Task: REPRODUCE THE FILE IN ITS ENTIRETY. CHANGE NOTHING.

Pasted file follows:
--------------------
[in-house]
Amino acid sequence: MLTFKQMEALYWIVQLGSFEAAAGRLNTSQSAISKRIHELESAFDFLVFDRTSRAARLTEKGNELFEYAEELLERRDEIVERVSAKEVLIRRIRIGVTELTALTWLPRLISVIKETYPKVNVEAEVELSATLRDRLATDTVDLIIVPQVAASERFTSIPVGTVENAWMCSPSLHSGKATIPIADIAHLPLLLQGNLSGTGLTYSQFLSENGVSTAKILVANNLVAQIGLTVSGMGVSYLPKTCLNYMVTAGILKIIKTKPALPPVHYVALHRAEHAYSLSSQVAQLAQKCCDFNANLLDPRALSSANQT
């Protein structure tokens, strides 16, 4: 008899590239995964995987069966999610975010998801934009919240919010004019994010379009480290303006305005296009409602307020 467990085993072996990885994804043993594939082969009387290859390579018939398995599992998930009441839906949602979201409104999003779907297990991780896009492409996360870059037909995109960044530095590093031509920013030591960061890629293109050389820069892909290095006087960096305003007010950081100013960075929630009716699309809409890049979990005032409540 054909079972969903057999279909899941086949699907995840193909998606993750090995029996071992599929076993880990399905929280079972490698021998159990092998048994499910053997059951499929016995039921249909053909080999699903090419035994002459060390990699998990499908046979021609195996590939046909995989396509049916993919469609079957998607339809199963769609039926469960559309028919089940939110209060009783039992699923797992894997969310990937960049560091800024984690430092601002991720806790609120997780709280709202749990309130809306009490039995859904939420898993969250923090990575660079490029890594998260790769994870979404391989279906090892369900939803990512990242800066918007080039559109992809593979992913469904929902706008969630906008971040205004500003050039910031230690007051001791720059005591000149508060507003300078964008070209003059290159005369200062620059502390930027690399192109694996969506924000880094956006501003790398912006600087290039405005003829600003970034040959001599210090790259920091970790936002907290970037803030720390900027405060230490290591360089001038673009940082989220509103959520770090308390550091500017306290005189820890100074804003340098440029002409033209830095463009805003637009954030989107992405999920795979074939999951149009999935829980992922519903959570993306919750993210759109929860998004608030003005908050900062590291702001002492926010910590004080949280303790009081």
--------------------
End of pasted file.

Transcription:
[in-house]
Amino acid sequence: MLTFKQMEALYWIVQLGSFEAAAGRLNTSQSAISKRIHELESAFDFLVFDRTSRAARLTEKGNELFEYAEELLERRDEIVERVSAKEVLIRRIRIGVTELTALTWLPRLISVIKETYPKVNVEAEVELSATLRDRLATDTVDLIIVPQVAASERFTSIPVGTVENAWMCSPSLHSGKATIPIADIAHLPLLLQGNLSGTGLTYSQFLSENGVSTAKILVANNLVAQIGLTVSGMGVSYLPKTCLNYMVTAGILKIIKTKPALPPVHYVALHRAEHAYSLSSQVAQLAQKCCDFNANLLDPRALSSANQT
């Protein structure tokens, strides 16, 4: 008899590239995964995987069966999610975010998801934009919240919010004019994010379009480290303006305005296009409602307020 467990085993072996990885994804043993594939082969009387290859390579018939398995599992998930009441839906949602979201409104999003779907297990991780896009492409996360870059037909995109960044530095590093031509920013030591960061890629293109050389820069892909290095006087960096305003007010950081100013960075929630009716699309809409890049979990005032409540 054909079972969903057999279909899941086949699907995840193909998606993750090995029996071992599929076993880990399905929280079972490698021998159990092998048994499910053997059951499929016995039921249909053909080999699903090419035994002459060390990699998990499908046979021609195996590939046909995989396509049916993919469609079957998607339809199963769609039926469960559309028919089940939110209060009783039992699923797992894997969310990937960049560091800024984690430092601002991720806790609120997780709280709202749990309130809306009490039995859904939420898993969250923090990575660079490029890594998260790769994870979404391989279906090892369900939803990512990242800066918007080039559109992809593979992913469904929902706008969630906008971040205004500003050039910031230690007051001791720059005591000149508060507003300078964008070209003059290159005369200062620059502390930027690399192109694996969506924000880094956006501003790398912006600087290039405005003829600003970034040959001599210090790259920091970790936002907290970037803030720390900027405060230490290591360089001038673009940082989220509103959520770090308390550091500017306290005189820890100074804003340098440029002409033209830095463009805003637009954030989107992405999920795979074939999951149009999935829980992922519903959570993306919750993210759109929860998004608030003005908050900062590291702001002492926010910590004080949280303790009081």